Mitch: Definitely everything has changed for the future. I can’t even imagine yet….will people even want to go out if this is sorted out by then? What is the actual possible outcome? It’s such a guessing game.

We’re in an age where bands can get a lot of notoriety by being “Insta-famous” via social media. Do you feel the pendulum is swinging back the other way when it comes to bands getting exposure and having to get out there, do the grind and just play hundreds of shows before they get noticed?

Mitch: In this day and age when the internet is our main source of communication every day, it’s totally understandable for a band to blow up just from being on the internet and we’ve seen it happen with heaps of bands, too many to even name. I will say us going to Europe and playing a bunch of shows in a bunch of places where nobody knew us definitely got us a ton of fans, so it’s always a good option to be playing as much as you can. But it can also go the other way, so every option is viable.

Scottie: We’ve always been more about the grind. I think the internet has its place, especially in 2020. You can do so much online and you have to otherwise you get left behind. But I still think touring is, at least for us, the biggest thing that we can do to gain fans. The more we tour and the more we head out of Australia, the bigger the band has gotten. Whenever we leave and come back, we see so much growth. We pushed pretty hard online as well and we’ve really put everything into it. But I think live shows, up until now, have been such a crucial growth point for Alpha Wolf.

What advice would you give to other bands out there who are starting out and aspire to either play shows or tour with bands such as yourself?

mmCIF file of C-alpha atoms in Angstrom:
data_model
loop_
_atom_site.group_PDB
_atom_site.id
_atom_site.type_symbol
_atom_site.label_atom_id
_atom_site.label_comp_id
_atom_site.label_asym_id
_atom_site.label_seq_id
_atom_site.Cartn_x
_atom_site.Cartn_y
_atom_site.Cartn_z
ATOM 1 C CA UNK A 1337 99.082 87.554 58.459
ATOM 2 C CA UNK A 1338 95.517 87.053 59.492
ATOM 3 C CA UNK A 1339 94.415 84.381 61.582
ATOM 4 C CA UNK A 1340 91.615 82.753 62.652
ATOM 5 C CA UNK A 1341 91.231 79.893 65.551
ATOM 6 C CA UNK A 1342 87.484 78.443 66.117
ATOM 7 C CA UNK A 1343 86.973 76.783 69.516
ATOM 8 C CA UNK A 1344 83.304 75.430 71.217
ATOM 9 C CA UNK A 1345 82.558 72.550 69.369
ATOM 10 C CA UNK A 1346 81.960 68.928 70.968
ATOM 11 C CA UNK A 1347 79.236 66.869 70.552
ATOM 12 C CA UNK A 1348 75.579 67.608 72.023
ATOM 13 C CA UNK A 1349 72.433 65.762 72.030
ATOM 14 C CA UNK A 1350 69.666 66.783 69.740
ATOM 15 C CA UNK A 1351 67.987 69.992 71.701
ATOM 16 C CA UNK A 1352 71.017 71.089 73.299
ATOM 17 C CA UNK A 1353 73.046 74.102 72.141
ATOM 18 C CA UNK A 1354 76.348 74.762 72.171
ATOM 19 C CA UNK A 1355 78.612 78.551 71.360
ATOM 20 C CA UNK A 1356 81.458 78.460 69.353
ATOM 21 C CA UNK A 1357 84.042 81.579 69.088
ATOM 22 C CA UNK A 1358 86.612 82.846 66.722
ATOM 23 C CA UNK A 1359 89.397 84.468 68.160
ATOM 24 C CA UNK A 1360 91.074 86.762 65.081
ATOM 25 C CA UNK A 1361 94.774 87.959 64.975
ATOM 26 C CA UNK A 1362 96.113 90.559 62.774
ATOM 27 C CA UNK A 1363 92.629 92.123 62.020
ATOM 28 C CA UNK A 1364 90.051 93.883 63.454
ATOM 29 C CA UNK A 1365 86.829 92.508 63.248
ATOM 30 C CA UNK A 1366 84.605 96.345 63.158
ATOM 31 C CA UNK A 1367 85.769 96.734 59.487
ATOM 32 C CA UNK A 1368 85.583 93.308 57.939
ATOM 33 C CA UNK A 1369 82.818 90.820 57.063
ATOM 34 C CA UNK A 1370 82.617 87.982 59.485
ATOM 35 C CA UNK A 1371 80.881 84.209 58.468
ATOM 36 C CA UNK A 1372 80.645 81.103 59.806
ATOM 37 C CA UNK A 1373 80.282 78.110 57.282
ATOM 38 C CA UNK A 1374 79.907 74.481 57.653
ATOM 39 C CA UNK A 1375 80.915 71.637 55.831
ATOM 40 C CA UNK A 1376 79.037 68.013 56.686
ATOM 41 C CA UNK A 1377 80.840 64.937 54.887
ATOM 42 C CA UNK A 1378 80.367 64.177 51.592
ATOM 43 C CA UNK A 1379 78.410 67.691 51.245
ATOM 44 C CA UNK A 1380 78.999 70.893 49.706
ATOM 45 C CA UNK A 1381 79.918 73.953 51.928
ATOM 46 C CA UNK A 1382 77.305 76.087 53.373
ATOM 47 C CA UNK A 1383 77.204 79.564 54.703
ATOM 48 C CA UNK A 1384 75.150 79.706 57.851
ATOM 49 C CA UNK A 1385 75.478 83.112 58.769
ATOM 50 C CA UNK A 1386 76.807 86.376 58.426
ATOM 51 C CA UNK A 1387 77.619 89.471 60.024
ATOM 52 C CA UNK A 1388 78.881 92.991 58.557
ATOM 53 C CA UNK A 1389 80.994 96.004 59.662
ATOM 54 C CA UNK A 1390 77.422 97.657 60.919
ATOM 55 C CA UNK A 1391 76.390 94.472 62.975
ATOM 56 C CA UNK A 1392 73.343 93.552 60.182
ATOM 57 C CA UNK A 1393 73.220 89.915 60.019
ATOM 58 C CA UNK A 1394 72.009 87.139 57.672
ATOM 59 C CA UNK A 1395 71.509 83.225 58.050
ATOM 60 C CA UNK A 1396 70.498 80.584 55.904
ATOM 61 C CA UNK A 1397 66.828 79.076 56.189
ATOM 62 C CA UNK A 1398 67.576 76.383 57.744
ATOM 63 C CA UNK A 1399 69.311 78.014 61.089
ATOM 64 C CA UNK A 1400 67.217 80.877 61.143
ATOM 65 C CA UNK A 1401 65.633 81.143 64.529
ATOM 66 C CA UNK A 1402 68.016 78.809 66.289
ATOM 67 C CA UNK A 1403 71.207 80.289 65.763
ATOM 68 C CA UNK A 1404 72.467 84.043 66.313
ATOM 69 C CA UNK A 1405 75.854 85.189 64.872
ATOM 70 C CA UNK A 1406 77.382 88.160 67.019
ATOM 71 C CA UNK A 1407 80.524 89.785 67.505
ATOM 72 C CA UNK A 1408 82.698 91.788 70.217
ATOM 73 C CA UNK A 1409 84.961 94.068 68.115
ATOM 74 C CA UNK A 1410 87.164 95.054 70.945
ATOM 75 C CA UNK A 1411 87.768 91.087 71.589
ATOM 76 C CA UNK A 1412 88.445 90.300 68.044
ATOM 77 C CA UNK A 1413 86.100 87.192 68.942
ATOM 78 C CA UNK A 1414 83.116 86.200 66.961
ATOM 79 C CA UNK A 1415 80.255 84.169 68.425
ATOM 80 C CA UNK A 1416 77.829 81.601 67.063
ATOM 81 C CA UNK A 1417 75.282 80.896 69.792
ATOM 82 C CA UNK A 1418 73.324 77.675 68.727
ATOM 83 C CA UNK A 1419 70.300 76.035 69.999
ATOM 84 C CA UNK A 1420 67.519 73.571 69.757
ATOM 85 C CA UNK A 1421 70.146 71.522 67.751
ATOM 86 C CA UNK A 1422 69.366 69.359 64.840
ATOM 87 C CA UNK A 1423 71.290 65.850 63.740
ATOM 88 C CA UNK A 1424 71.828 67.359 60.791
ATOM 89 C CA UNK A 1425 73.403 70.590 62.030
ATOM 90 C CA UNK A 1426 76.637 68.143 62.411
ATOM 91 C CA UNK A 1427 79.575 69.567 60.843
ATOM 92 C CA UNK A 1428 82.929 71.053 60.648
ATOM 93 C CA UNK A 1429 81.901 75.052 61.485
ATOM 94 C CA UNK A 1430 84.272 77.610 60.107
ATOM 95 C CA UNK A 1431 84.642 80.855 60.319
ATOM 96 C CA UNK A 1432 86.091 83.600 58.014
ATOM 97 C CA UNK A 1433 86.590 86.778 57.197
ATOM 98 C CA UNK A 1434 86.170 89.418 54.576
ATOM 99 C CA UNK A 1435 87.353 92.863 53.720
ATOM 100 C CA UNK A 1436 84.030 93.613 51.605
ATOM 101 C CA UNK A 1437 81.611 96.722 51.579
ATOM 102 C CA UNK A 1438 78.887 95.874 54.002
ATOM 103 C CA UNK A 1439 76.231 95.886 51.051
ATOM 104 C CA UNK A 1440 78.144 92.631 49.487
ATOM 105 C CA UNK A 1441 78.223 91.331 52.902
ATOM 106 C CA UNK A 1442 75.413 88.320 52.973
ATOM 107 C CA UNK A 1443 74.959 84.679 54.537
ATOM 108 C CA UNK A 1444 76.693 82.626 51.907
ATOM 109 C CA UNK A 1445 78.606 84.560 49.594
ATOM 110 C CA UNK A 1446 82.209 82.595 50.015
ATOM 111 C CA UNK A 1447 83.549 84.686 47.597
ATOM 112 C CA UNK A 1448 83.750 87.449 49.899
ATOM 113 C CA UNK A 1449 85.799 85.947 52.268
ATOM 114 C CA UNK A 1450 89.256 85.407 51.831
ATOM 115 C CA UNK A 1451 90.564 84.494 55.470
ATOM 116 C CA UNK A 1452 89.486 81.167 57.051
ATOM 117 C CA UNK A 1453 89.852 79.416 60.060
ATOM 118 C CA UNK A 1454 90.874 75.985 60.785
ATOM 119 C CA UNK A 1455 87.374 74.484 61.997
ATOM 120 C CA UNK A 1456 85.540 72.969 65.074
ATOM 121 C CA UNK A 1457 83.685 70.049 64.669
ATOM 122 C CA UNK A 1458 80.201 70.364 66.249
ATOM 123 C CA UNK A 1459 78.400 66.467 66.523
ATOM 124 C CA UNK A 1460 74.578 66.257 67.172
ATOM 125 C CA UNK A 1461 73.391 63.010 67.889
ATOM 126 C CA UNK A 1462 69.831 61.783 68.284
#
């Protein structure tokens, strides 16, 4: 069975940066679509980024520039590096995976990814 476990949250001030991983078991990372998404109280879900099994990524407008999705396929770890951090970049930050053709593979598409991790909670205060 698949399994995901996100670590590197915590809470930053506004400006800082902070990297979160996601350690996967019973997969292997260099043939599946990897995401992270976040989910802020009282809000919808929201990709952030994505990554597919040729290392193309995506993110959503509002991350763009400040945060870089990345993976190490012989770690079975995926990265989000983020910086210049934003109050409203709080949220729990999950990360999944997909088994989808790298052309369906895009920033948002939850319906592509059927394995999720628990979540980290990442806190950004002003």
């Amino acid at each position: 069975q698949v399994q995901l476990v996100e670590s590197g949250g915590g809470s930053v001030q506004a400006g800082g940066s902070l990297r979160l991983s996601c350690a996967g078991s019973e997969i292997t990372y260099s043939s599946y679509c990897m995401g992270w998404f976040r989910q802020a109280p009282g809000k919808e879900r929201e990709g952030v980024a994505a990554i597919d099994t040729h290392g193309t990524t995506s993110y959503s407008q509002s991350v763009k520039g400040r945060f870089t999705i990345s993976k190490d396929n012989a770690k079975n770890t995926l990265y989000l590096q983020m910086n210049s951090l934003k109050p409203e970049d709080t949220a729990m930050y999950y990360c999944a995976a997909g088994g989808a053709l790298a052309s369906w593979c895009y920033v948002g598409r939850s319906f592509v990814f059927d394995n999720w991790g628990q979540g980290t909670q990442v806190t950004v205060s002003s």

Scottie: I think in this day and age you have to be doing something different to stand out. It was hard when Alpha Wolf was starting out to try and do something different. I can’t even imagine what it’s like now to try to start out in a band when everyone’s in a band! One, you have to be doing something different, or two, be doing something everyone else is doing but doing it way fucking better! But you have to stand out in some way, or just have really, really good songs. I think it’ll always come down to the songs. Image and internet personas will always have a big part, but if your songs suck, then your songs just fucken suck.

Mitch: Yeah and just practice heaps!

Do you have a favourite song on the album, or one that you love to play live?

Mitch: I’m pretty excited to play Rot In Pieces.

Scottie: Rot In Pieces live will be fucking chaos! That was actually the last song written for the album, which was like the missing piece, for me at least. We had 12 or 13 songs at the time, then Mitch sent me this drum idea for a song and I just went fucken crazy on it. Then 3 hours later the song was finished and it was just stupid heavy! Easily the heaviest song we’ve ever written.

So where to next for Alpha Wolf? Album release then eventually touring, but are we talking world domination and matching haircuts like The Beatles? Or just looking for enough money for fresh bread and milk when you’re back from touring?

Scottie: Such a thing like this can really change your mindset. When we were touring so much, obviously you get pretty tired. But now it’s like, “Man just give me a show in the middle of nowhere, I just don’t even care anymore! Can we just play a show again!?” But when things finally get back to normal, I think it’ll be a good hard reset for a lot of bands. But yeah, we’re takin’ over the world, we ain’t slowin’ down!

Lastly and arguably the most important question, who’s the most annoying on the tour bus, why, and is that the reason this album is so fucking brutal?

Mitch:……oh shit, it’s probably me.

Scottie: Na you’re alright…..I’d say it’s…

Mitch: Rowan (Donohue, the band’s photographer).

Scottie: Yeah definitely Rowan.

Mitch: One time we were doing B-roll on the USA tour and he was filming for a tour blog. He ended up filming 10 minutes of people’s feet because he thought his camera wasn’t on….stuff like that…..every day.

Scottie: Love you Rowan!

Mitch: Yeah. Rot In Pieces Rowan.

Cheers guys. I’ll get our legal team to clear all this and double check what we can actually put out.

***Interviewer’s note: No Rowans were harmed in the making of this interview.

‘A Quiet Place To Die’ comes out September 25th through Greyscale Records. Pre-order it. Buy it. Smash it in your ear holes and play it fucking loud!